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Tuesday, May 26, 2015
John Randolph: Proud of the Cape FD uniform
Posted Tuesday, May 26, at 12:00 AM
The story of John Robert Randolph is a brief one. He was born in Oran, Missouri, on June 3, 1888, the son of Sam and Martha Ellis Randolph, and died on March 5, 1923 in Cape Girardeau. His father died when John was just 6, and his mother remarried a gentleman named James Roynes. The 1900 Federal Census shows that John was then residing with his mother and step-father in Sylvania Township in Scott County, Missouri, along with three of John's siblings: James, Gracie and Bessie...

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Survivors remember 1949 escape
Posted Tuesday, May 19, at 12:00 AM

This week marks the 66th anniversary of the tornado that struck Cape Girardeau, killing 22 people and laying waste to everything in its path. I won't bore you with a retelling of the happenings of May 21, 1949. If you would like to read the stories and view the photos once more, you can find them on our web page devoted to that event: http://www.semissourian.com/1949tornado...

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Golden wedding anniversaries in the Stehr clan
Posted Tuesday, May 12, at 12:00 AM

The 50th wedding anniversary of Mr. and Mrs. Charles Stehr in 1940 prompted The Southeast Missourian newspaper to not only print a photograph of the happy couple, but a front page story about the long marriages prevalent in the Stehr clan as well. The item caught my attention because my mother, Frances, was a Stehr, the daughter of Raymond and Clara Glaus Stehr. She was related to each of the five couples mentioned in the article...

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10th Anniversary Edition: A lumber yard, a mercantile and a meat market
Posted Tuesday, May 5, at 12:00 AM

What do the Henderson Lumber Yard, Heinberg's Mercantile and the Mueller Meat Market have in common? Two things, at least: All were located in Jackson in 1915 and all were featured in the Southeast Missourian's 10th Anniversary Edition. (Charles W. Henderson's Lumber Yard Office. The photograph was taken from a souvenir booklet published about 1900.)...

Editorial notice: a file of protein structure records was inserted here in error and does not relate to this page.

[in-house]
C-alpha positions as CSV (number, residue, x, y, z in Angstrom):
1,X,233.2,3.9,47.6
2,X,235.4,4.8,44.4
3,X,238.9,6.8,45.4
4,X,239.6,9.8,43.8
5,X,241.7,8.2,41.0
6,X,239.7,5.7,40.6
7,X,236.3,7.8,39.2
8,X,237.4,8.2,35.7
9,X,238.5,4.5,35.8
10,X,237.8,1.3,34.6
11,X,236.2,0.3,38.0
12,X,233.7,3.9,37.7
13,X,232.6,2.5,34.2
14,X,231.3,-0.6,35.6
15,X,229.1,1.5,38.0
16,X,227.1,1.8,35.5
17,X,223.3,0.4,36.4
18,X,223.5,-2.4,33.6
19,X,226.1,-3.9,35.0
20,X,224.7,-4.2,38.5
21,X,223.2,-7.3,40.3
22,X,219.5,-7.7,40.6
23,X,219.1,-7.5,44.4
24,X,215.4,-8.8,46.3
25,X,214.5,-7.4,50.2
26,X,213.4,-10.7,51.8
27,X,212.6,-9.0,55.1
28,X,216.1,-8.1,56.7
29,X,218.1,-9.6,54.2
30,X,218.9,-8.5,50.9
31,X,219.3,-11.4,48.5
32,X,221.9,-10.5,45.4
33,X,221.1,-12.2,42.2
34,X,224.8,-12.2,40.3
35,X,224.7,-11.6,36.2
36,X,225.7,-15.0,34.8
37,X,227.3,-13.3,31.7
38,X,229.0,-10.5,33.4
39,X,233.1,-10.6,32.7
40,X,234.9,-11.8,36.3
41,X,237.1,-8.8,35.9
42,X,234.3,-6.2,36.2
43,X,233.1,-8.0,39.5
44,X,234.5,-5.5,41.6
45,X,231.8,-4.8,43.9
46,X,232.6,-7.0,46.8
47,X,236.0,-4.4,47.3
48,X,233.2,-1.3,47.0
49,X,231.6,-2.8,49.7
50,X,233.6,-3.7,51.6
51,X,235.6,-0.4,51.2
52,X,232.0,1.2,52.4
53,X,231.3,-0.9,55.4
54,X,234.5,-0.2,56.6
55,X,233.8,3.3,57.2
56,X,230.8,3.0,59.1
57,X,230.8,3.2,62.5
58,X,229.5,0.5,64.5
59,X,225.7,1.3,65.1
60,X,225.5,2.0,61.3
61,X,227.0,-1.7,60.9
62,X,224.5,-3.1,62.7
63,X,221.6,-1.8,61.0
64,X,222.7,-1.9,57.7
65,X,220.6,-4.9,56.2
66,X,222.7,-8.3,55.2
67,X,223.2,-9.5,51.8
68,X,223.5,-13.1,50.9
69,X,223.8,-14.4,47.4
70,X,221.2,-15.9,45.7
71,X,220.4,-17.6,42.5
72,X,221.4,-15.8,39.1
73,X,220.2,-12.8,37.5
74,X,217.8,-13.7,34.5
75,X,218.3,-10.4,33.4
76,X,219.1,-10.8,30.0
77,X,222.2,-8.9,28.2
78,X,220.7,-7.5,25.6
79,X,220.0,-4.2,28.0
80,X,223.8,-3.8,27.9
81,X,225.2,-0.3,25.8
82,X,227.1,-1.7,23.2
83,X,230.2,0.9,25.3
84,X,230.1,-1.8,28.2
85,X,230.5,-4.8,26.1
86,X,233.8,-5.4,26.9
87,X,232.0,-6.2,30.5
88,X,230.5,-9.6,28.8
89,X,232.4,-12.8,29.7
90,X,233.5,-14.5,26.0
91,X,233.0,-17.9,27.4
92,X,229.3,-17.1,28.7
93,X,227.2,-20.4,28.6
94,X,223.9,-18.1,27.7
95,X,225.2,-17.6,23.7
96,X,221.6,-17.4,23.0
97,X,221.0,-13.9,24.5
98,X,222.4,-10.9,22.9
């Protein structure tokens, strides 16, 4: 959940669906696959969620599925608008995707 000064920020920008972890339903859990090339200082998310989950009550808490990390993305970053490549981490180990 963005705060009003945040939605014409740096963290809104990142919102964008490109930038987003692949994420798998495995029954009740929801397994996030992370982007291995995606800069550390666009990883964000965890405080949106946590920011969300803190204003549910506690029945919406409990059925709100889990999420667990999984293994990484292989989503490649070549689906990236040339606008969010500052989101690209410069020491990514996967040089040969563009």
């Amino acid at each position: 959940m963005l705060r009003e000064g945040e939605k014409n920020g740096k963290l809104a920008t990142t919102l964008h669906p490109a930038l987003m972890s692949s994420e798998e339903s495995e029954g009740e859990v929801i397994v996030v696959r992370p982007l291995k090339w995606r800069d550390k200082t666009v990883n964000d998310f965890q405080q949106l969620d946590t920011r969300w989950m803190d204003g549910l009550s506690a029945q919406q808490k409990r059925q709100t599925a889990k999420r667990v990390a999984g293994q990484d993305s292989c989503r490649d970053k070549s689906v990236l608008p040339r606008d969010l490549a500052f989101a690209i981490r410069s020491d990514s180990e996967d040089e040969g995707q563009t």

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10th Anniversary Edition: Jackson's Central Hotel
Posted Tuesday, April 28, at 12:00 AM

The Southeast Missourian's 10th Anniversary Edition, which we have been examining in this space over the past few weeks, contains numerous articles, long and short. One of the shortest concerns Jackson's Central Hotel. Its proprietor at the time was Adolph Tommack, one of a long list of operators and/or owners of the hostelry...

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10th Anniversary Edition: Miscellaneous bios
Posted Tuesday, April 21, at 12:00 AM

The Southeast Missourian's 10th Anniversary edition contains numerous short biographies of businessmen from Cape Girardeau County. Most of these have portraits, but they have proven rather difficult to scan. I thought I would combine several of these bios into this blog. Where possible, I'll include photos...

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10th Anniversary Edition: Exchange Bank of Jackson
Posted Tuesday, April 14, at 12:00 AM

One of the longest articles in The Daily Republican's 10th Anniversary Edition, published in 1915, was devoted to the Exchange Bank of Cape Girardeau. It required a whole page in the publication and included photographs of the bank and its officers...

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10th Anniversary Edition: Jackson newspapers, churches
Posted Tuesday, April 7, at 12:00 AM

Returning once more to The Daily Republican's 10th Anniversary Edition, published in 1915, we take a look at a brief history of newspapering at Jackson, as well as the county seat's "splendid churches." JACKSON NEWSPAPERS AMONG THE OLDEST The first printing press in Jackson was set up in 1819 by T.E. ...

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A snowy Easter in 1940
Posted Tuesday, March 31, at 12:00 AM

This past winter seemed like the winter that wouldn't end to some of us. Still, the residents of Southeast Missouri don't have much to complain about. We could have had a winter like our friends in the Northeast. Still, it seemed like, just when we were on the brink of spring and that flowers would soon be bursting forth at any second, we were hit by that snow. And then that second snow...

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10th Anniversary Edition: Wessell's Furniture Co.
Posted Tuesday, March 24, at 12:00 AM

Last week, we started looking at the interesting articles and photos that make up the Missourian's 10th Anniversary Edition. Published in March 1915, it offers a snapshot of Cape Girardeau County government and commerce a century ago. Several business from Jackson were featured in the edition, including this week's subject...

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A glimpse of Cape County in 1915